World map, highlighting the sampled cities (created with Datawrapper)

Figure 1.

World map, highlighting the sampled cities (created with Datawrapper)

Cities of respondents (created with Datawrapper)

Figure 2.

Cities of respondents (created with Datawrapper)

Impacts of climate change on public health

Stressors Health outcomes References
Heat stress
  • Heat-related mortality and morbidity

  • Increased cases of cardiovascular, respiratory and neurological disorders

Mazdiyasni et al. (2017)
Mitchell et al. (2016)
Linares et al. (2017)
Extreme weather events (flood, heavy rainfall, storm and wildfire)
  • Death, injuries, infectious diseases and mental health disorders

Paterson et al. (2018)
Finlay et al. (2012)
Lane et al. (2013)
Vector-borne diseases
  • Malaria, dengue fever, tick-borne diseases, chikungunya, West Nile virus and Leishmaniasis

Campbell-Lendrum et al. (2015)
Ogden (2017), Baylis (2017)
Food and water-borne diseases
  • Water-borne diseases like cholera and gastro-intestinal infections like diarrhea

Wu et al. (2014)
Cann et al. (2013)
Bhandari et al. (2020)
Increased air pollution
  • Respiratory diseases like asthma, cardiovascular disease and pre-mature deaths

Orru et al. (2017)
D’Amato et al. (2015)
Revi et al. (2014)
Food security
  • Undernutrition

Phalkey et al. (2015)
Wheeler and Von Braun (2013)
Lloyd et al. (2011)
Mental stress
  • Mental health disorders (post-traumatic stress disorder, anxiety, adjustment disorder and depression)

Trang et al. (2016)
Dean and Stain (2010)
Berry et al. (2010)

List of large cities in developing and industrialized countries with average, maximum temperature and relative humidity

S. No. City Country Population
(in million)
Avg. temperature
(in °C)
Max. temperature
(in °C)
Highest relative humidity (in %) Lowest relative humidity (in %)
1 Berlin Germany 3.76 2.9 (January)
23.7 (July)
39.0 (June 2019) 88.0 (November, December, January) 65.0 (May, June, July, August)
2 Athens Greece 3.15 9.5 (January)
27.8 (July)
48.0 (July 1977) 71.9 (November) 47.6 (August)
3 Madrid Spain 6.64 5.0 (January)
24.0 (July)
40.6 (August 2012) 74.0(December) 38.0 (July)
4 Milan Italy 1.35 1.9 (January)
23.8 (July)
37.2 (July) 86.0 (January, December) 74.0 (March, June, July)
5 Sao Paulo Brazil 12.18 15.4 (July)
21.5 (January)
38.3 (March) 80.0 (January, March, April, December) 74.0 (August)
6 Rio de Janeiro Brazil 6.32 20.6 (July)
26.1 (January)
43.2 (December 2012) 80.0 (March, April, May, October) 77.0 (July, August)
7 New Delhi India 21.75 14.2 (January)
34.3 (June)
48.0 (June 2019) 73.0 (August) 33.0 (May)
8 Bangkok Thailand 8.28 25.6 (December)
30.2 (April)
40.1 (March 2013) 79.0 (September) 66.0 (December)
9 Chennai India 7.09 24.3 (January)
33.0 (May)
45.0 (May 2003) 78.0 (November) 57.0 (June)
10 Barranquilla Columbia 1.21 26.6 (January)
28.5 (June)
41.1 (April) 82.9 (October) 71.7 (January)
11 Quezon Philippines 1.86 25.3 (January)
28.9 (May)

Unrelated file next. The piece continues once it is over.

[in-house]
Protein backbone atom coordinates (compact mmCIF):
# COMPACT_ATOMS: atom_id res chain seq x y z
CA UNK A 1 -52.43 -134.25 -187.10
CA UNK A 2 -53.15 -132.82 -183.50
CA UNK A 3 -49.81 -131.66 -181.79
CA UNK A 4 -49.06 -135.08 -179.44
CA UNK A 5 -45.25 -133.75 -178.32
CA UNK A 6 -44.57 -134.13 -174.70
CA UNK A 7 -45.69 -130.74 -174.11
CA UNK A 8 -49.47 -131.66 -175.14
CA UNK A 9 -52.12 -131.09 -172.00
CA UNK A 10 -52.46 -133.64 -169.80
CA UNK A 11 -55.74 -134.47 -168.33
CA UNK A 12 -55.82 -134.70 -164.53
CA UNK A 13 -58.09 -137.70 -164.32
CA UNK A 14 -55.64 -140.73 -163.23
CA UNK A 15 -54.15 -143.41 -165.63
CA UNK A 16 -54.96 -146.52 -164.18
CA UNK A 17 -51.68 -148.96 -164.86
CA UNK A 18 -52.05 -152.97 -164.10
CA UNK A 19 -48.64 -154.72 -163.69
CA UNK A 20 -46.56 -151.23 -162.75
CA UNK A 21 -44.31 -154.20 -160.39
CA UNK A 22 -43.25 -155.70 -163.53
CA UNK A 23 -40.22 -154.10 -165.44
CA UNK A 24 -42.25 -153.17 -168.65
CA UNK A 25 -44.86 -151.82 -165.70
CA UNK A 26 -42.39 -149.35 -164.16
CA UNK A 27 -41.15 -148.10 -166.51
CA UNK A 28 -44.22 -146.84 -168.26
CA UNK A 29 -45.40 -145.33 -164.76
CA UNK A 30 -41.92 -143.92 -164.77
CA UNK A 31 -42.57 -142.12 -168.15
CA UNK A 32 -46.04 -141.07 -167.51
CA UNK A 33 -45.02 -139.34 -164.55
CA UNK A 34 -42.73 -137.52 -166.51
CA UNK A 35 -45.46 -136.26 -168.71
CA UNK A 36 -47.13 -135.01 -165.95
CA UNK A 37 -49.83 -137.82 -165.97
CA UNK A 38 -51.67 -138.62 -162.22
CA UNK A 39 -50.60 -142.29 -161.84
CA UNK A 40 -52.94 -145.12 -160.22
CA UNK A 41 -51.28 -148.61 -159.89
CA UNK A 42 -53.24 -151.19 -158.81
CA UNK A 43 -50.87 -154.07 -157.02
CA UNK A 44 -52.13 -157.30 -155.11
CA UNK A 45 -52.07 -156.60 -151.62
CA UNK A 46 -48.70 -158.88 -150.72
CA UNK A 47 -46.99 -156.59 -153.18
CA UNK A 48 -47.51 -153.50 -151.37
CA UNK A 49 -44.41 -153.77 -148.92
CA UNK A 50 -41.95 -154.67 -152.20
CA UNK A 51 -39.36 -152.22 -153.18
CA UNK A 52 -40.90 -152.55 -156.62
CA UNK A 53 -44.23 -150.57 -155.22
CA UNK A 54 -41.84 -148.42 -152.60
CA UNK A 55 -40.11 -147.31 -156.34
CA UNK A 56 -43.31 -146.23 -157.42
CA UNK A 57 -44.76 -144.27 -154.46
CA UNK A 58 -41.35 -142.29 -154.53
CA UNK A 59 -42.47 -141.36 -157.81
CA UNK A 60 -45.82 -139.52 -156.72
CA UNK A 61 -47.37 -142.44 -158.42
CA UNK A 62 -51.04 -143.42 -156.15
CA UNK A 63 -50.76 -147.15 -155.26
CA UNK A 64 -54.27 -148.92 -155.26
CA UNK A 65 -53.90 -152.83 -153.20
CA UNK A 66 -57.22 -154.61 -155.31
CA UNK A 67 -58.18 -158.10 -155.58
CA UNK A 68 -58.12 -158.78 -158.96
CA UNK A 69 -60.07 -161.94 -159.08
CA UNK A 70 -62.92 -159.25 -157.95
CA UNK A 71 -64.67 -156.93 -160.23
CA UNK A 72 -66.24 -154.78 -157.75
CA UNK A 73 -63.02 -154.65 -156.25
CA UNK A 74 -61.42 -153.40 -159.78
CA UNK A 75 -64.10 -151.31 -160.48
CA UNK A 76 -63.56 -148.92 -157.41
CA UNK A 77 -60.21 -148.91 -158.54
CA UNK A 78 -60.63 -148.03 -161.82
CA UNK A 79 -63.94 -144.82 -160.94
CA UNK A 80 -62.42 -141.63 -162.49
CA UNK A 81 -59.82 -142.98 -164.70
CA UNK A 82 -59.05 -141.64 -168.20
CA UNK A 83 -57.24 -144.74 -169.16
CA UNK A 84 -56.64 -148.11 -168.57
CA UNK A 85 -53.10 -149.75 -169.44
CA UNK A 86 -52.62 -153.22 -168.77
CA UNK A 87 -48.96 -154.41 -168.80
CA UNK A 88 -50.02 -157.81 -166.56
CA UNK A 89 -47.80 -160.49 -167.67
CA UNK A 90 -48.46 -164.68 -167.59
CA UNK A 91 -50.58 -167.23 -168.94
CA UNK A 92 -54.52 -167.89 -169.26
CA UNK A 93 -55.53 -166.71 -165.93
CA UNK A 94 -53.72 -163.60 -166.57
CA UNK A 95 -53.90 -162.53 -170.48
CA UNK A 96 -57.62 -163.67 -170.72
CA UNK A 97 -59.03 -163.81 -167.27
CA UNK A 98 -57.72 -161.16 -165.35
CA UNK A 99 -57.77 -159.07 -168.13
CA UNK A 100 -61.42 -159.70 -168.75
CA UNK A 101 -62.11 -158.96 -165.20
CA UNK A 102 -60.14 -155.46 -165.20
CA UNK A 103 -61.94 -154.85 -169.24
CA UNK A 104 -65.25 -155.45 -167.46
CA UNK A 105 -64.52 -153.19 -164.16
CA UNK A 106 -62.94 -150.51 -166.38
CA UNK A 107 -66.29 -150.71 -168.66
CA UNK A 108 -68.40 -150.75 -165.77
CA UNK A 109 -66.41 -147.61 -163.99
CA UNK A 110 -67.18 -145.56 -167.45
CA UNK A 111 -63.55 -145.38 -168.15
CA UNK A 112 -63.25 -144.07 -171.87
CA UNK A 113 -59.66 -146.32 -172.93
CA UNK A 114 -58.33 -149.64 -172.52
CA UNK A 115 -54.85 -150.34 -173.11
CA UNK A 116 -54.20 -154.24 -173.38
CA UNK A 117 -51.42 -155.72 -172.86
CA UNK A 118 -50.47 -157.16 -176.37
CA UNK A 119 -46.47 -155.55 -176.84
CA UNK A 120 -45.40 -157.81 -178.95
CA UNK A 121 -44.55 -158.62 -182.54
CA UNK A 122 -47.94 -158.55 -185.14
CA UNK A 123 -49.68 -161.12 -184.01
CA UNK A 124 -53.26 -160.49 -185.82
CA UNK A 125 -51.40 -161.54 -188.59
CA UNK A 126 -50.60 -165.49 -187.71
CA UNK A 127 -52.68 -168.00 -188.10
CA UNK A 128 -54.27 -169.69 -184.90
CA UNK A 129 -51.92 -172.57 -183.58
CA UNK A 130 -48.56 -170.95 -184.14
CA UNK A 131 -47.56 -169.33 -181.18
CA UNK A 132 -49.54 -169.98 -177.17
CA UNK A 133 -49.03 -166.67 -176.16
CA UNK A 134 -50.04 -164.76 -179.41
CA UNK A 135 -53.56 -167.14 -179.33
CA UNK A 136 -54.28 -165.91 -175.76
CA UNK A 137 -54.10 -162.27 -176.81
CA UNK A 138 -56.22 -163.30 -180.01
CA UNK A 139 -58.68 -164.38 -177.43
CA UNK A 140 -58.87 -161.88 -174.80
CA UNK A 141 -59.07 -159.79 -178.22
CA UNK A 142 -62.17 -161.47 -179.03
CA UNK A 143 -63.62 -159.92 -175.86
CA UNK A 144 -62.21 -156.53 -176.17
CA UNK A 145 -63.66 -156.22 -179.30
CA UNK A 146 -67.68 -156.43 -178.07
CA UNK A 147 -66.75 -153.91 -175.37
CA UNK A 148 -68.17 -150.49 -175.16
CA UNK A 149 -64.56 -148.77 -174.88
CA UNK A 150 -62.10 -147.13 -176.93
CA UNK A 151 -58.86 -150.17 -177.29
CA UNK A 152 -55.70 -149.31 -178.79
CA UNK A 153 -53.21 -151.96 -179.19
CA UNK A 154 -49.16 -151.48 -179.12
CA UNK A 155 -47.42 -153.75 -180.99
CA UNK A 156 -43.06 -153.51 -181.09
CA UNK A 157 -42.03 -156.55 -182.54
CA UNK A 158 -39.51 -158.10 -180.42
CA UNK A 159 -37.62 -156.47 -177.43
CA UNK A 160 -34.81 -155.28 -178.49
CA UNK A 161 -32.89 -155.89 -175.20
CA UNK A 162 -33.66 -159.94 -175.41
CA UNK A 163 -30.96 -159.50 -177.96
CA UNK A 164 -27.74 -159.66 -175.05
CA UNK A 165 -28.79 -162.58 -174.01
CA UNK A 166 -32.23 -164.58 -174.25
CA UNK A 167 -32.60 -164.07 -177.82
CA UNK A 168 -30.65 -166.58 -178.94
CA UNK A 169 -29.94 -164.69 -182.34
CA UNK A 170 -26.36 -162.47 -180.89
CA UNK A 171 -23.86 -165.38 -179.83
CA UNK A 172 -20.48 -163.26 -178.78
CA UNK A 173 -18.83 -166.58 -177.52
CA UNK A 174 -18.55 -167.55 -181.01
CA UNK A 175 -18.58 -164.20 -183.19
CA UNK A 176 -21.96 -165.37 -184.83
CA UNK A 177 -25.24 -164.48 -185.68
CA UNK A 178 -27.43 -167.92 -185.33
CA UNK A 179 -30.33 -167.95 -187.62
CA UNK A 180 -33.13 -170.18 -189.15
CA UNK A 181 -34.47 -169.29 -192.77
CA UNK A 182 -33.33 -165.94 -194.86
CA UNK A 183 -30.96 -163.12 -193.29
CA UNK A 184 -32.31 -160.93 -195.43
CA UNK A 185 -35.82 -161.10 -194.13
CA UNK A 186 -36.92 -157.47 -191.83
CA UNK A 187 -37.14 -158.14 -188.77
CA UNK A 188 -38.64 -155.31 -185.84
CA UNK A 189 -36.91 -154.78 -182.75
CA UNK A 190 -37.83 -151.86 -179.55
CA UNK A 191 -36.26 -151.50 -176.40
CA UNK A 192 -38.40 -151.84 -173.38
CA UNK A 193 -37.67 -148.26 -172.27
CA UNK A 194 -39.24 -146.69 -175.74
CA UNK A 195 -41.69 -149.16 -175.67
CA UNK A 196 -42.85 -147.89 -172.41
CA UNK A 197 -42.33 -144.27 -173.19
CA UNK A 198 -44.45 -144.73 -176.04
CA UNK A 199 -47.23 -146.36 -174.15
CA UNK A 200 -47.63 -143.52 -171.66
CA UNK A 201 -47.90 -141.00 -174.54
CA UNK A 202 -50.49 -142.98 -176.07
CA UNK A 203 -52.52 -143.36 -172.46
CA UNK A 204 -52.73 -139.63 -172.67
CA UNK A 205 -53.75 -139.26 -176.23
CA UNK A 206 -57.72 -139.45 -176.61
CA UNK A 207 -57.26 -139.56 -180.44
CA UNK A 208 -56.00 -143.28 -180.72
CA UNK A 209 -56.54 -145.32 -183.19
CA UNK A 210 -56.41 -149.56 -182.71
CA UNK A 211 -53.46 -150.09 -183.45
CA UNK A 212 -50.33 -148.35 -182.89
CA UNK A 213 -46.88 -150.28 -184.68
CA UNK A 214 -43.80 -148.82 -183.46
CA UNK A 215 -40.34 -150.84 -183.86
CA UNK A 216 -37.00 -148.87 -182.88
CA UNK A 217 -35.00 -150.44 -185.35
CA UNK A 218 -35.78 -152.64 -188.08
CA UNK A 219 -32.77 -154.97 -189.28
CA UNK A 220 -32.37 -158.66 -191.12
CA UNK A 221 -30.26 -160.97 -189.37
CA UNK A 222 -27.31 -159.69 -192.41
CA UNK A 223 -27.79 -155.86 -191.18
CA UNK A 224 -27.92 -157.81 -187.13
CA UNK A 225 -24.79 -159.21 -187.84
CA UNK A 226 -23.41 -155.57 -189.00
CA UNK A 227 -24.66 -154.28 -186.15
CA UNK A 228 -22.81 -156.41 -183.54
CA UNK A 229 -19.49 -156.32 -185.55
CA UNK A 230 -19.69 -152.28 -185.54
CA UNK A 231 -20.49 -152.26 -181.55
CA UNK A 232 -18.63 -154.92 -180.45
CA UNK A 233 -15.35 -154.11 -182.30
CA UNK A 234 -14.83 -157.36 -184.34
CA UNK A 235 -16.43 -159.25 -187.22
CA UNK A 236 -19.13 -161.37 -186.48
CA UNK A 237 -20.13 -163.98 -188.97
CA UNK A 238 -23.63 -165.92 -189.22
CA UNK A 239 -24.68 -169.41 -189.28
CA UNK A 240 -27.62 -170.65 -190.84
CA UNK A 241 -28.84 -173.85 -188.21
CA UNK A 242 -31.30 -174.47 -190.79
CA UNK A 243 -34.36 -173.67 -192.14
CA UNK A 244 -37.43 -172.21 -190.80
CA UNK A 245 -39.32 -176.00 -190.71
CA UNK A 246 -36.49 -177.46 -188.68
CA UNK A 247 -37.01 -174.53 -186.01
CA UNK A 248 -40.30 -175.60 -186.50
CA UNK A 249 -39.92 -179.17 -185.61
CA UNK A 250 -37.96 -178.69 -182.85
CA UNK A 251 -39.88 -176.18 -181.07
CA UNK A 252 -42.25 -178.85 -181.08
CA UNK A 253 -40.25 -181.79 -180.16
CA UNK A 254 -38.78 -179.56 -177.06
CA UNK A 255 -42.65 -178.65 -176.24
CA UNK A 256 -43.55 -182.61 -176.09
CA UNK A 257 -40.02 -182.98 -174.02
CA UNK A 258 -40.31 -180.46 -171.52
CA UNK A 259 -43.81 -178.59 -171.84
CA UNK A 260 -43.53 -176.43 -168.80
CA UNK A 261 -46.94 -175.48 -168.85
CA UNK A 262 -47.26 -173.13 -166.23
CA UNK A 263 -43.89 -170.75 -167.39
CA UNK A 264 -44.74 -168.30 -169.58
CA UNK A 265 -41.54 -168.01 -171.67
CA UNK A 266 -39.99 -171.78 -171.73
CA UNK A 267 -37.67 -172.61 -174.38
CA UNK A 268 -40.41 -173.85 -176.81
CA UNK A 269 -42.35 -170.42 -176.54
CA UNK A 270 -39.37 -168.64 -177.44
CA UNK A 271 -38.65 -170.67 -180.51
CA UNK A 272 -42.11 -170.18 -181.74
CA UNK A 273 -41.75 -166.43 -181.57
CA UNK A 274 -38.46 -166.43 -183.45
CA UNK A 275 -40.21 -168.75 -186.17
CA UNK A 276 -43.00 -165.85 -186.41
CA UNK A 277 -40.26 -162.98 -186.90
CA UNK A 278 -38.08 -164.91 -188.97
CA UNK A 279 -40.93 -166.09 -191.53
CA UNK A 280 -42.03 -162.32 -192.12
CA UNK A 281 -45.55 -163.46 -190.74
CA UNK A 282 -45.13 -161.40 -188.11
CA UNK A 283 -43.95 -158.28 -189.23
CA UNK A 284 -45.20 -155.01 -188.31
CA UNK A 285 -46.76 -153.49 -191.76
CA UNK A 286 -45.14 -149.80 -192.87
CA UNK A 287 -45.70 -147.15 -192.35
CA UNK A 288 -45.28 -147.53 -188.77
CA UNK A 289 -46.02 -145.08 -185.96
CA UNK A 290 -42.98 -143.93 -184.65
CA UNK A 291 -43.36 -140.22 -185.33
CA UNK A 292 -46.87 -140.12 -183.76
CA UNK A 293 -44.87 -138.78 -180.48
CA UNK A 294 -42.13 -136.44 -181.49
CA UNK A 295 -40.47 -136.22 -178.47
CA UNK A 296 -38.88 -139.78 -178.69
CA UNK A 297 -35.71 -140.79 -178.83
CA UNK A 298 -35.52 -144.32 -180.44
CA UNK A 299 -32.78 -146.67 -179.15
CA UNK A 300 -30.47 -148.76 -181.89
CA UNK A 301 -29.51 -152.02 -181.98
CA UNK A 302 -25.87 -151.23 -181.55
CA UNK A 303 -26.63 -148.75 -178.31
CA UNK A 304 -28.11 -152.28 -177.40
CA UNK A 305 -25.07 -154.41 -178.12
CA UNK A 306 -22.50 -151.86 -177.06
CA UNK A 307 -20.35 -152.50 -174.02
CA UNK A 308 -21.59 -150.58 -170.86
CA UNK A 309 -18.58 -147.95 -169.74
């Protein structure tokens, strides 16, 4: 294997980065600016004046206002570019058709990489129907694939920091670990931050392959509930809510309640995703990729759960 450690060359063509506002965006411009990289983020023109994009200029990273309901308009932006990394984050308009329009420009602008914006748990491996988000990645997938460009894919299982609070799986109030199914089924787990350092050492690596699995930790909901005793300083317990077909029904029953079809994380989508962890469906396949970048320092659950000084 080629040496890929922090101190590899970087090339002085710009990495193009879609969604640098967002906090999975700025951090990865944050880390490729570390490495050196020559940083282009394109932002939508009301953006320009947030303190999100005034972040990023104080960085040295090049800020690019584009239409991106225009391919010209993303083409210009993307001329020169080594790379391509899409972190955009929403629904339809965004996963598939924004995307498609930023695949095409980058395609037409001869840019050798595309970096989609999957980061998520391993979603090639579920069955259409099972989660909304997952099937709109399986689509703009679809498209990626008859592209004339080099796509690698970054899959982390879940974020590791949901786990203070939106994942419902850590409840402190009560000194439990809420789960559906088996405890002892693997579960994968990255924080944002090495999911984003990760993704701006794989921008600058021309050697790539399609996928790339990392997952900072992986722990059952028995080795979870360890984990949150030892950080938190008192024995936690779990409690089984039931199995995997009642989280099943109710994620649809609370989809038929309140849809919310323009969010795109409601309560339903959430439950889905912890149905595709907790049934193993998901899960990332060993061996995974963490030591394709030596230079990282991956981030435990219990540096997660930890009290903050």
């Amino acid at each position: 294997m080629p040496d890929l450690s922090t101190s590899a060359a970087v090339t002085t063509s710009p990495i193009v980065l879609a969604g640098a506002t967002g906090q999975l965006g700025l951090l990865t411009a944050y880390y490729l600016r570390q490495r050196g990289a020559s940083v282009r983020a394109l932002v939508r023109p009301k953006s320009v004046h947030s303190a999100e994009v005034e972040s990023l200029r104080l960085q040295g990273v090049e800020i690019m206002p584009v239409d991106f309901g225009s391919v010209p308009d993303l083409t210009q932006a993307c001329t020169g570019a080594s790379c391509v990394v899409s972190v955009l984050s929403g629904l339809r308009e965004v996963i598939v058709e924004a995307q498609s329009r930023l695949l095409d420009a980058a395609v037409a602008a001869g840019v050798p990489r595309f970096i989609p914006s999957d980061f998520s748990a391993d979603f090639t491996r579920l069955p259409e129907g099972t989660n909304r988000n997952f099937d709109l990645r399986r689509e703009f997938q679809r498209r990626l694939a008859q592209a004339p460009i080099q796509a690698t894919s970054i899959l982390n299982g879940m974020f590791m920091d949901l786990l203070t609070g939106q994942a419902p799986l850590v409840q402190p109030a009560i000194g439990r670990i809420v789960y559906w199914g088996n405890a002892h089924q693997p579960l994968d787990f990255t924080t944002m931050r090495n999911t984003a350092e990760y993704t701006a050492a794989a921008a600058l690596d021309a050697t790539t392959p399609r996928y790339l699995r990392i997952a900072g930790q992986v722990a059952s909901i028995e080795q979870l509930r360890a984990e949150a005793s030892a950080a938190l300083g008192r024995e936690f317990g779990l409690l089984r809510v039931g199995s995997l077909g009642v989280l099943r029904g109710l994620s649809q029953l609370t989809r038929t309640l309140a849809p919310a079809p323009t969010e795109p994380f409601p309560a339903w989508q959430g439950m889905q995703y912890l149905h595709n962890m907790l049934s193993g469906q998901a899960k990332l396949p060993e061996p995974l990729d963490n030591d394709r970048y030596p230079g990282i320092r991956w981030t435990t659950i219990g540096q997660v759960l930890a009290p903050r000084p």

36.6 (April 2019) 86.0 (September, October) 65.0 (April)
12 Ho Chi Minh City Vietnam 8.99 25.9 (December)
29.5 (April)
41.7 (July) 85.0 (September) 70.0 (February, March)
13 Shanghai China 24.28 4.3 (January)
28.0 (July)
40.9 (July 2017) 79.0 (June) 71.0 (December)
14 Dhaka Bangladesh 8.91 18 (January)
29 (August)
40.2 (April 2014) 74.0 (August) 37.0 (February)
15 Sydney Australia 5.23 22.3 (February)
12 (July)
45.8 (January 2013) 66 (February) 55.0 (September)

Sources: Climate Data (2010); Weather Atlas (2010)

Demographic profile of the respondents

Variable N (%)
Male 57 40.1
Female 82 57.7
No answer 3 2.1
Total 142 100.0
Age (years)
18–28 7 4.9
29–38 24 16.9
39–48 43 30.3
49–58 26 18.3
Over 58 39 27.5
Education level
High school or less 4 2.9
Graduate 10 7.2
Postgraduate 125 89.9
Unemployed 2 1.4
Retired 14 10.1
Student 9 6.5
Temporary employee 3 2.2
Administrative staff 5 3.6
Trained professional 50 36.0
Junior management 5 3.6
Middle management 18 12.9
Upper management 23 16.5
Consultant 7 5.0
Monthly income (€)
Below 500 21 15.4
500 to 1,000 24 17.6
1,001 to 1,500 14 10.3
1,501 to 2,000 14 10.3
2,001 to 2,500 11 8.1
2,501 to 3,000 7 5.1
Above 3,000 45 33.1
Type of housing
Flat 68 48.9
Semi-detached house 21 15.1
Detached house 42 30.2
Adults in the household
1 18 12.9
2 73 52.5
3 22 15.8
4 or more 26 18.7
Children (less than 18 years old) in the household
None 71 50.4
1 25 17.7
2 20 14.2
3 16 11.3
4 or more 9 6.4

Factors associated with climate change and the livability of cities

Variable N (%)
Stage of lockdown at the height of the COVID-19 pandemic
No lockdown 9 2.4
Partial lockdown 63 16.7
Full lockdown 67 17.8
Does climate change impact the livability of your city?
Not at all 7 5.0
Yes, to a limited extent 26 18.6
Yes, to some extent 65 46.4
Yes, to a great extent 40 28.6
I do not know 2 1.4
Does climate change threaten the quality of life of the residents of your city?
Not at all 3 2.2
Yes, to a limited extent 31 22.3
Yes, to some extent 64 46.0
Yes, to a great extent 38 27.3
I do not know 3 2.2
Which of the following components of your city are most significantly impacted by climate change?
Housing 51 35.9
Telecommunications 13 9.2
Transportation 42 29.6
Waste management 53 37.3
Water provision 83 58.5
Drainage system 70 49.3
Energy supply 56 39.4
Food, agriculture 4 2.8
Do you think the temperature in your city has been rising over the past decade?
No, there is no change 3 2.2
Yes, because of human activities 68 49.6
Yes, because of natural causes 3 2.2
Yes, both because of human activities and natural causes 61 44.5
I do not know 2 1.5
Which phenomena related to climate change have you experienced in your city?
Abnormal rainfall and drought 2 0.5
Displacements 39 10.2
Flood 2 0.5
Greater inequalities 42 10.9
Higher vulnerability 90 23.4
More health problems 87 22.7
Increased food security problems 1 0.3
Increased in poverty 51 13.3
I do not know 2 0.5
Which of the following do you think has contributed the most to climate change?
Aerosols 1 0.7
Deforestation 26 18.7
Greenhouse gases 67 48.2
Land use and land cover change 40 28.8
Capitalism 2 1.4
I do not know 3 2.2
How much do you think climate change threatens the personal health and safety of residents in your city?
Not at all 1 0.7
To a limited extent 26 18.6